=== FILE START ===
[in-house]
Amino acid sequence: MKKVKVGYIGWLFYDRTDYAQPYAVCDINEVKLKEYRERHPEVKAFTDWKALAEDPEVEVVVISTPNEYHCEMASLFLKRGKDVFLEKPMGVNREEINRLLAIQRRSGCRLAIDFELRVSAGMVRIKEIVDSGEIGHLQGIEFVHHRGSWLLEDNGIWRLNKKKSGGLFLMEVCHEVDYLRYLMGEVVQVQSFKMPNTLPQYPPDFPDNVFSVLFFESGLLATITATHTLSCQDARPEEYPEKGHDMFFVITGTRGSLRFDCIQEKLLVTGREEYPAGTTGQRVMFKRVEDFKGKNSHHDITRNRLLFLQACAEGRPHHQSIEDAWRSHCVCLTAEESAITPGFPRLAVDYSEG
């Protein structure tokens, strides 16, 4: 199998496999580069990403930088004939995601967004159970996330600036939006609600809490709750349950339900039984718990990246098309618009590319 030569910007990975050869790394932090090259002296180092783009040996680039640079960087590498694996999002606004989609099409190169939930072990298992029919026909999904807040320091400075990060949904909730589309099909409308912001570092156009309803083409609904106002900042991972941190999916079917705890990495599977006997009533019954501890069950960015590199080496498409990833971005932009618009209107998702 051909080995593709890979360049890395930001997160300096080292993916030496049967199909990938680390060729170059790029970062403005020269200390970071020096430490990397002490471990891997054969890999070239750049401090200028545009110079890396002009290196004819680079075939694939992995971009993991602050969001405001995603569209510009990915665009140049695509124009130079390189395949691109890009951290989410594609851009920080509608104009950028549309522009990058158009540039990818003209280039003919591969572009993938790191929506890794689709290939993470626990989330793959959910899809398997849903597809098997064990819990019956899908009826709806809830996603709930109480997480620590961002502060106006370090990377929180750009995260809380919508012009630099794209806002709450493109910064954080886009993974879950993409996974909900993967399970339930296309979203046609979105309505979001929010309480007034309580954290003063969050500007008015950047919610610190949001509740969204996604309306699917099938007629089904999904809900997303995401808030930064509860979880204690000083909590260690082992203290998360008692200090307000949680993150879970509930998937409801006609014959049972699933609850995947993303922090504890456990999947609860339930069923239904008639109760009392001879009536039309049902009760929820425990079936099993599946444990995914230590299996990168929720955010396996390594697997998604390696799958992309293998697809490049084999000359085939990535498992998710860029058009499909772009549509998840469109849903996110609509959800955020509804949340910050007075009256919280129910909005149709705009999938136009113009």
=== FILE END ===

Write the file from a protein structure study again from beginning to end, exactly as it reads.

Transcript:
[in-house]
Amino acid sequence: MKKVKVGYIGWLFYDRTDYAQPYAVCDINEVKLKEYRERHPEVKAFTDWKALAEDPEVEVVVISTPNEYHCEMASLFLKRGKDVFLEKPMGVNREEINRLLAIQRRSGCRLAIDFELRVSAGMVRIKEIVDSGEIGHLQGIEFVHHRGSWLLEDNGIWRLNKKKSGGLFLMEVCHEVDYLRYLMGEVVQVQSFKMPNTLPQYPPDFPDNVFSVLFFESGLLATITATHTLSCQDARPEEYPEKGHDMFFVITGTRGSLRFDCIQEKLLVTGREEYPAGTTGQRVMFKRVEDFKGKNSHHDITRNRLLFLQACAEGRPHHQSIEDAWRSHCVCLTAEESAITPGFPRLAVDYSEG
């Protein structure tokens, strides 16, 4: 199998496999580069990403930088004939995601967004159970996330600036939006609600809490709750349950339900039984718990990246098309618009590319 030569910007990975050869790394932090090259002296180092783009040996680039640079960087590498694996999002606004989609099409190169939930072990298992029919026909999904807040320091400075990060949904909730589309099909409308912001570092156009309803083409609904106002900042991972941190999916079917705890990495599977006997009533019954501890069950960015590199080496498409990833971005932009618009209107998702 051909080995593709890979360049890395930001997160300096080292993916030496049967199909990938680390060729170059790029970062403005020269200390970071020096430490990397002490471990891997054969890999070239750049401090200028545009110079890396002009290196004819680079075939694939992995971009993991602050969001405001995603569209510009990915665009140049695509124009130079390189395949691109890009951290989410594609851009920080509608104009950028549309522009990058158009540039990818003209280039003919591969572009993938790191929506890794689709290939993470626990989330793959959910899809398997849903597809098997064990819990019956899908009826709806809830996603709930109480997480620590961002502060106006370090990377929180750009995260809380919508012009630099794209806002709450493109910064954080886009993974879950993409996974909900993967399970339930296309979203046609979105309505979001929010309480007034309580954290003063969050500007008015950047919610610190949001509740969204996604309306699917099938007629089904999904809900997303995401808030930064509860979880204690000083909590260690082992203290998360008692200090307000949680993150879970509930998937409801006609014959049972699933609850995947993303922090504890456990999947609860339930069923239904008639109760009392001879009536039309049902009760929820425990079936099993599946444990995914230590299996990168929720955010396996390594697997998604390696799958992309293998697809490049084999000359085939990535498992998710860029058009499909772009549509998840469109849903996110609509959800955020509804949340910050007075009256919280129910909005149709705009999938136009113009």